Europe Is Killing Internal Combustion Engines for Commercial Vehicles

Ask not for whom the bell tolls, it tolls for the production of internal combustion engines in Europe. More specifically, the end date for commercial vehicle sales of internal combustion engines has been set. A combination of electric, hydrogen, and clean fuel technology will be phased in to replace the traditional petroleum-based engines. 

2040 Deadline for European heavy-duty trucks

Hyliion Hypertruck ERX
Hyliion Hypertruck ERX | Hyliion

Under the umbrella of the European Automobile Manufacturers’ Association (ACEA), European truck manufacturers Daimler, Scania, Man, Volvo, Daf, Iveco, and Ford have all signed a pledge to end the sales of internal combustion engine (ICE) vehicles by 2040. It is a move aimed at converting the commercial vehicle sector to fossil-free transportation. But, it is a move that they acknowledge has no silver bullet. 

“There is no silver bullet; it won’t be that one technology will rule everything. There will be parallel technologies over time. They will come in different paces, but if we sit and wait for the perfect technology to emerge, we will burn the planet” – Henrik Henriksson, Scania Chief Executive.

It doesn’t all fall on commercial vehicle manufacturers

The move is predicated on supporting industries continuing to develop. For example, charging networks will need to keep rolling out for the shorter routes. So, too, the development of a hydrogen network for the longer commercial vehicle routes. In short, a dense infrastructure for recharging or refueling heavy-duty trucks will go far in helping to make this transition happen. It is not just about vehicle production.

Nonetheless, ACEA acknowledges that move brings fossil-free fleets within grasp. But, agreements mean nothing without action. So, the signed agreement is only the beginning.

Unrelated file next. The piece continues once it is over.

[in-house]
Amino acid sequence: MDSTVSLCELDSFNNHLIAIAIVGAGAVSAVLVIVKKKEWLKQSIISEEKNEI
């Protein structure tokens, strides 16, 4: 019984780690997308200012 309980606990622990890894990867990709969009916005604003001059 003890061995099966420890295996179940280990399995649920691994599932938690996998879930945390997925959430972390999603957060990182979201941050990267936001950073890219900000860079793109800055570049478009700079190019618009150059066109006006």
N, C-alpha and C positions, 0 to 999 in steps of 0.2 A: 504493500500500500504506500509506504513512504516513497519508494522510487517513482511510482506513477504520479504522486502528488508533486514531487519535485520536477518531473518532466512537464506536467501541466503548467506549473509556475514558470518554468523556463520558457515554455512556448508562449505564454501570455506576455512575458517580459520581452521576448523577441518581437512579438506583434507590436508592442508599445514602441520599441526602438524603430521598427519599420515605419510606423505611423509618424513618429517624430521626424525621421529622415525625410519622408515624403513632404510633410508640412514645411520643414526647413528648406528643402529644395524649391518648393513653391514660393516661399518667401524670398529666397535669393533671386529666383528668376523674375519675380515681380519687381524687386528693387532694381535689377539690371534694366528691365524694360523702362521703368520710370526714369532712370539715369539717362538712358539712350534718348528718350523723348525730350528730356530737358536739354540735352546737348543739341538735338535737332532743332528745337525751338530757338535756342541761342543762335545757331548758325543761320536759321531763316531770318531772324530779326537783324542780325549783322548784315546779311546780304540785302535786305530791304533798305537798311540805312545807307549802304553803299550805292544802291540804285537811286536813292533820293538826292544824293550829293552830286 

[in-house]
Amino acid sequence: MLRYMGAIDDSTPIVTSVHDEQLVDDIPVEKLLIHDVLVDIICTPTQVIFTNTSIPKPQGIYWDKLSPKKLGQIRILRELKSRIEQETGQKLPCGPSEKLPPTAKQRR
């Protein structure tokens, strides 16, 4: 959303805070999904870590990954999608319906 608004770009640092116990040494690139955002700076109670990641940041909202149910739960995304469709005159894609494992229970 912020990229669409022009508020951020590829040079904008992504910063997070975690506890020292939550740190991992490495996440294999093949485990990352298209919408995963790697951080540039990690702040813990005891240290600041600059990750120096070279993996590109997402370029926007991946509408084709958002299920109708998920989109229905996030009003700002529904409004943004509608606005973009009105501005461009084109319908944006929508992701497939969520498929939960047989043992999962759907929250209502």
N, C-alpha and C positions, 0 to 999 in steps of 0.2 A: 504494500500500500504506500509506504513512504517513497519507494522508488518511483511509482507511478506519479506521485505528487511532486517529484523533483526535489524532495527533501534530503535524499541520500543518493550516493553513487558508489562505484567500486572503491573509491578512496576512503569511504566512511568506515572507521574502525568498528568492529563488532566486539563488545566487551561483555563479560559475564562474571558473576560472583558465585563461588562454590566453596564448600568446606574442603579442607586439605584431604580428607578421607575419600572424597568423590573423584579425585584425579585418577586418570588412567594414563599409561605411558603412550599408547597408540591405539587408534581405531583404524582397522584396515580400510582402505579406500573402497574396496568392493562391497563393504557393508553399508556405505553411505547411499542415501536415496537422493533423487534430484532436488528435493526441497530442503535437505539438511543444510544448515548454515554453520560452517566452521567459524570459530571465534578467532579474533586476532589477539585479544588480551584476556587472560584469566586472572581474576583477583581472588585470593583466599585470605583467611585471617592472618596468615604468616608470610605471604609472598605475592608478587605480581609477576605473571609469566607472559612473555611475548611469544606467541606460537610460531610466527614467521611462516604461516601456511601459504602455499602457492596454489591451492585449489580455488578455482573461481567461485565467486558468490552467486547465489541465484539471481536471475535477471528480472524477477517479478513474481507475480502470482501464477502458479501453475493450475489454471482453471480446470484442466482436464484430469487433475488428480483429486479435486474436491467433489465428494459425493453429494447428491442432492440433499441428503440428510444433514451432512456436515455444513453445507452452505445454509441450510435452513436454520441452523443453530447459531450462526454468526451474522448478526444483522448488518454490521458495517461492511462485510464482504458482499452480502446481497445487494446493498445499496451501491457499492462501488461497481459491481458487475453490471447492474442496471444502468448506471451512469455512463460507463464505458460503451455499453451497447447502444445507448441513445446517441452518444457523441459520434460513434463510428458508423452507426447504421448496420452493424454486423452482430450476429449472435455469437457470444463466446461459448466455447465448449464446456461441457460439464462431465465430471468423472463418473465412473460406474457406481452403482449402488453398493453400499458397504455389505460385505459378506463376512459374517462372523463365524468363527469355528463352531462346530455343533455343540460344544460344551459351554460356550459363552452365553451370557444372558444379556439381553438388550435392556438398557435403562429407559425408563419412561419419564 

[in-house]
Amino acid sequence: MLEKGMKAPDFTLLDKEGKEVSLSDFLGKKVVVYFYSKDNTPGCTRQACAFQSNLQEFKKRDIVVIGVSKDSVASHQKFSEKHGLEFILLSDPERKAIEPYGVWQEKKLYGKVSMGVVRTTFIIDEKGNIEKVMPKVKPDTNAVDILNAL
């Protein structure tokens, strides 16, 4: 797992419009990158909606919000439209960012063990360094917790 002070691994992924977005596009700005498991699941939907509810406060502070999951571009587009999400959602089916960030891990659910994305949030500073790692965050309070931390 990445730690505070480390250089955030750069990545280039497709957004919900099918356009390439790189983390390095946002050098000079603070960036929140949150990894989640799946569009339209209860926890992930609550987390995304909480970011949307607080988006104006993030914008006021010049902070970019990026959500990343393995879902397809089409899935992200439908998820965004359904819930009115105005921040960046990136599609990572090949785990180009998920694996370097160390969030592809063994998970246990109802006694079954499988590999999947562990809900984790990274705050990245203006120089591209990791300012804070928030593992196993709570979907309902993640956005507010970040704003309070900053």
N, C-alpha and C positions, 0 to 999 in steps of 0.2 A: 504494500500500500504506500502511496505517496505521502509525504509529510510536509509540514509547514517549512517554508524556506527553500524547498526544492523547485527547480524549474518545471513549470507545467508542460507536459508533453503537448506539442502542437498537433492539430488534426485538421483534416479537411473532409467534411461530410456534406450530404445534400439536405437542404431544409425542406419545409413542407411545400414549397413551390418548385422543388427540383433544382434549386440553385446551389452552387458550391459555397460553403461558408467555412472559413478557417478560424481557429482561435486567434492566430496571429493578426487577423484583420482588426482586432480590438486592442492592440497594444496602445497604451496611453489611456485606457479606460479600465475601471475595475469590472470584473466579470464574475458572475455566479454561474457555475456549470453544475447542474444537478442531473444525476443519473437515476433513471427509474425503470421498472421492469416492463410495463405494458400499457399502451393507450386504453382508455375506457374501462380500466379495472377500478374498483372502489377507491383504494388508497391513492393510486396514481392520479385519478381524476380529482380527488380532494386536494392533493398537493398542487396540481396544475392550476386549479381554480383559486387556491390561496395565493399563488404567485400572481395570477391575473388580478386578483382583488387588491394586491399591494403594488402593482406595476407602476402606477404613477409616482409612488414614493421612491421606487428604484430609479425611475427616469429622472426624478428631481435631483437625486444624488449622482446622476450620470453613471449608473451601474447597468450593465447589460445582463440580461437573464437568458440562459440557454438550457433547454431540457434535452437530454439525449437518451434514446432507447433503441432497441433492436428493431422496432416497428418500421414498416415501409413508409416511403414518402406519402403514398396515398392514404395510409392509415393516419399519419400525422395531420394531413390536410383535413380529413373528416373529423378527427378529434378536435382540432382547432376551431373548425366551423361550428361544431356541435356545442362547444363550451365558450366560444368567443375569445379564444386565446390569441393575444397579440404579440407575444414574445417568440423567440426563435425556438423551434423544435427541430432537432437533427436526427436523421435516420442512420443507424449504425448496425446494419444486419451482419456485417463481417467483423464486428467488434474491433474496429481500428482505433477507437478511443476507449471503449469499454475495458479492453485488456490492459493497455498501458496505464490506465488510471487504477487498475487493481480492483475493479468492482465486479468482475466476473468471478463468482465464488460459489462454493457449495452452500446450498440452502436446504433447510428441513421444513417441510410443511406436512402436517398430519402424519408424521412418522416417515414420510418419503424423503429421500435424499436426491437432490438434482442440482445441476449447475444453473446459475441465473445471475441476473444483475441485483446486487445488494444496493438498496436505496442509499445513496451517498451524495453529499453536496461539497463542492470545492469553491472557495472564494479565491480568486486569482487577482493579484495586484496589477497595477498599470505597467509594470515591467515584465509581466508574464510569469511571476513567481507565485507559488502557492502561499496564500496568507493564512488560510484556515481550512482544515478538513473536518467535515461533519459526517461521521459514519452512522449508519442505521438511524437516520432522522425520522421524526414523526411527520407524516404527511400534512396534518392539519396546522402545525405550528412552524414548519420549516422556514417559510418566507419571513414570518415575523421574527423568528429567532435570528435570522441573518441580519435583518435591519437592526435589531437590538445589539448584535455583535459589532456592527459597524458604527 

“But setting a target is not enough; we must find a way to get there. Science shows us that if we want to avoid crossing dangerous tipping points in the Earth system, we need to act today – combining all available solutions to make a rapid shift to carbon-neutrality. – ACEA Joint Statement

Agreement is a harbinger for ICE vehicles

Electric vehicle (EV) plug-in station
A man plugging a charging cable for electric vehicles into a plug at the stand of Mennekes at Hanover fair in Hanover, Germany | Ole Spata/picture alliance via Getty Images

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Heavy-duty commercial vehicles are a critical global delivery infrastructure concern that uses significant amounts of fossil fuels. Conversion away from ICE driven vehicles is not a switch that can be turned off overnight. However, something must be done to keep deliveries of medicines, materials, and food products moving but in a more environmentally friendly way. To that end, the signed agreement is a harbinger of things to come for ICE transportation. 

“If road freight transport is to maintain its role in serving society, we need to move away from fossil fuels as quickly as possible. Not only are we convinced that it is necessary, we know it is possible, and we are ready to make it happen.” – Henrik Henriksson, Scania Chief Executive.

There is an acknowledgment in the ACEA joint statement that the commercial vehicle transition and infrastructure creation is costly. In order for there to be mass acceptance, technology needs to advance in such a way that there is parity with the costs of operating diesel machines. The report goes on to say, “we estimate that we could have cost parity between battery-electric solutions and diesel in just a few years for many segments of the truck market.” You can read the whole joint statement here

This is an ambitious but attainable goal for commercial vehicles

A fossil-fuel-free commercial vehicle goal is ambitious. Many countries are content at this time to have electric, and hydrogen-fueled vehicles develop alongside ICE vehicles. But, the actions that come from this new agreement are going to have a large global influence. So, in a very short time-frame, it is conceivable that we may see ICE vehicles become a relic of the past found in the collections of classic collectors worldwide. This agreement proves a CO2 free transportation industry is not pie in the sky. It is real and theoretically attainable.